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NEW YORK — Cargill Dow LLC is preparing to launch a new fiber made from polylactic acid, a corn derivative.
This story first appeared in the January 14, 2003 issue of WWD. Subscribe Today.
That technology makes synthetic fiber producers less dependent on oil. Fibers made from polylactic acid, in theory, wouldn’t experience price fluctuations based on changes in the price of oil.
Until a launch event scheduled for Jan. 21 in New York, Cargill Dow officials aren’t saying much about the fiber.
But a search of U.S. Patent and Trade-mark Office records shows the company trademarked the brand name “Ingeo” on Dec. 17. Ingeo was described in that filing as a polylactic acid fiber used as a component of clothing.
Several major mills and apparel brands have signed on to use the fiber.
Malden Mills Industries Inc. and Ge-Ray Fabrics Inc. confirmed they will produce and distribute fabric made with the PLA fibers. Mill executives said they will begin selling fabrics using Ingeo in the next few months.
Further, according to one source close to Cargill Dow, other mills partnering for the launch include Burlington Industries Inc. and Milliken & Co. High-end Italian denim brand Diesel also signed a letter of intent to use the fiber in some of its apparel, the source said. Calls to those three companies were not returned by press time.
“They approached us about a month ago,” said Dean Starker, vice president of marketing at Ge-Ray Fabrics. “We weren’t involved in the research and development, but anytime something comes into this market that is new and has a twist, we’re always interested. This product has added value for our customer.”
Starker said end-uses for the new fiber will most likely be in activewear and sportswear.
“We’re going to take it to all of our clients,” Starker said. “The yarn has only been available for the last couple of weeks and we have to run trials, so it will take at least three to five weeks before it can go out.”
According to sources, Ingeo’s primary raw material will be corn. Dow already sells a PLA fiber under the NatureWorks name, which is also corn-based. A Dow spokesman declined to comment for this story, and it could not be learned how the chemistries of Ingeo and Natureworks differed.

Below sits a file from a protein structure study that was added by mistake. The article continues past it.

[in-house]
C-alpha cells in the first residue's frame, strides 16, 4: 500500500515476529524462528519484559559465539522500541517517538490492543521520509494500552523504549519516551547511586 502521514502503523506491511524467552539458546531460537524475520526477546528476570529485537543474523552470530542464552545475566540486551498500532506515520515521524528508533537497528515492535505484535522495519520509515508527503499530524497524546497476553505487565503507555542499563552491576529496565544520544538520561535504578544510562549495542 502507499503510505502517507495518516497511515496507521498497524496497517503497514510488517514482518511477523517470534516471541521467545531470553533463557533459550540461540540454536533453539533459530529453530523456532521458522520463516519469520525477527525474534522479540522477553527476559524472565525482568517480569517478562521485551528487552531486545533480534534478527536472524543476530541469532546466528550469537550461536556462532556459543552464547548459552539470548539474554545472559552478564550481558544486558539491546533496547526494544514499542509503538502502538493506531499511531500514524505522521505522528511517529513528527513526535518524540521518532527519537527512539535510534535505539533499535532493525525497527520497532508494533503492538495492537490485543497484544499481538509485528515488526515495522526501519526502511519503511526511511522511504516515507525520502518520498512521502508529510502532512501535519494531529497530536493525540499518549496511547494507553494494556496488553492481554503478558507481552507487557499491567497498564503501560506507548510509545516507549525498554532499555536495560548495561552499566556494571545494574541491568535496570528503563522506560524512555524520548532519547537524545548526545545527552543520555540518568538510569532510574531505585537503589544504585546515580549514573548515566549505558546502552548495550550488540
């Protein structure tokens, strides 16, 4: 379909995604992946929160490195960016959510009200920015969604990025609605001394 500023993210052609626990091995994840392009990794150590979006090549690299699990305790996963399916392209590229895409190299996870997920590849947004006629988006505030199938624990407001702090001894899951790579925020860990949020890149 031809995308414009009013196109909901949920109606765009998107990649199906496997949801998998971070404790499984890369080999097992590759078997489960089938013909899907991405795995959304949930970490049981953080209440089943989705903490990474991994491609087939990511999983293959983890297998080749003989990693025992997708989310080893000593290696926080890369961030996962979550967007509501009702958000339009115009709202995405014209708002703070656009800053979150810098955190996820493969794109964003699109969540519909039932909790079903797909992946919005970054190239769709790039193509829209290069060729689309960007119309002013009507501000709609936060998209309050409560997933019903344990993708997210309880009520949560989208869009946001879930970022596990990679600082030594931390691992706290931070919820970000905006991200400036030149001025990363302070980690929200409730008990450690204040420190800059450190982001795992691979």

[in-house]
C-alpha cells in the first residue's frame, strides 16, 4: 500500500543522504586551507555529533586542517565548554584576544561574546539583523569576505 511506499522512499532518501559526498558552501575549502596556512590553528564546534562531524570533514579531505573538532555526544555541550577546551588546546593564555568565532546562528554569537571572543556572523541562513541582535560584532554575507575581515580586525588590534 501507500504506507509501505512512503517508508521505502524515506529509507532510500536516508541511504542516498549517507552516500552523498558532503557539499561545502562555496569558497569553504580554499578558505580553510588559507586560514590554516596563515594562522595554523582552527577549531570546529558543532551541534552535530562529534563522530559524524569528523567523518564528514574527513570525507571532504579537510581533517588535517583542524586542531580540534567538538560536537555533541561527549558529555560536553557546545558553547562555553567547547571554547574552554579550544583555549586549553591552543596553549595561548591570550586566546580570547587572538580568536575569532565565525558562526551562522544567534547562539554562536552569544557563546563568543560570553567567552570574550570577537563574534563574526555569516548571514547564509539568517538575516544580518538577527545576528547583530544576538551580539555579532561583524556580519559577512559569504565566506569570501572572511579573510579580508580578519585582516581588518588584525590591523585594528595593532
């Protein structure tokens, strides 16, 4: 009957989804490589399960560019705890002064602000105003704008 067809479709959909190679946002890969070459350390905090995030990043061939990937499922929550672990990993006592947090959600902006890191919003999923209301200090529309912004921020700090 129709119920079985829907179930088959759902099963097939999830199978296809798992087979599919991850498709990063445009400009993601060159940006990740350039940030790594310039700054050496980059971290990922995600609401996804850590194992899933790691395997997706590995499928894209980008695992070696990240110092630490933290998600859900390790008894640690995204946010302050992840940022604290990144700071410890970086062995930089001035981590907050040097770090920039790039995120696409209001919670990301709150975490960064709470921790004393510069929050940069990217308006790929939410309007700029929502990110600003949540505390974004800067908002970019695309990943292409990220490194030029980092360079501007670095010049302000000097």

Created in 2000, NatureWorks features distinct properties such as low moisture absorption, low flammability, resistance to ultraviolet light and lightweight properties. As reported, these characteristics helped convince the Federal Trade Commission to assign a generic name to the fiber on Feb. 4, 2002. The new generic, dubbed PLA, refers to the polylactic acid derived from natural sugars in corn and beets.
Cargill Dow originally petitioned to call the generic category “Synterra,” but the FTC rejected it because it could be confused with other products in the market.
Not long after the FTC’s acceptance of PLA, DuPont requested a new generic for its T400 fiber under the name elasterell-p. The company launched the fiber in 2001 for use in knitwear and wovens. The FTC approved elasterell-p as a generic on Nov. 27.
Cargill Dow is producing PLA in a new factory in Blair, Neb., that opened in November 2001. The company said the plant will eventually produce 300 million pounds of PLA a year and will supply U.S., European and Asia-Pacific markets.
A Web site, ingeoapparel.biz, describes Ingeo as a new fiber and features a registration form for the Jan. 21 launch event at the Eyebeam Atelier in Manhattan’s Chelsea neighborhood. It was not clear who built or maintained the site.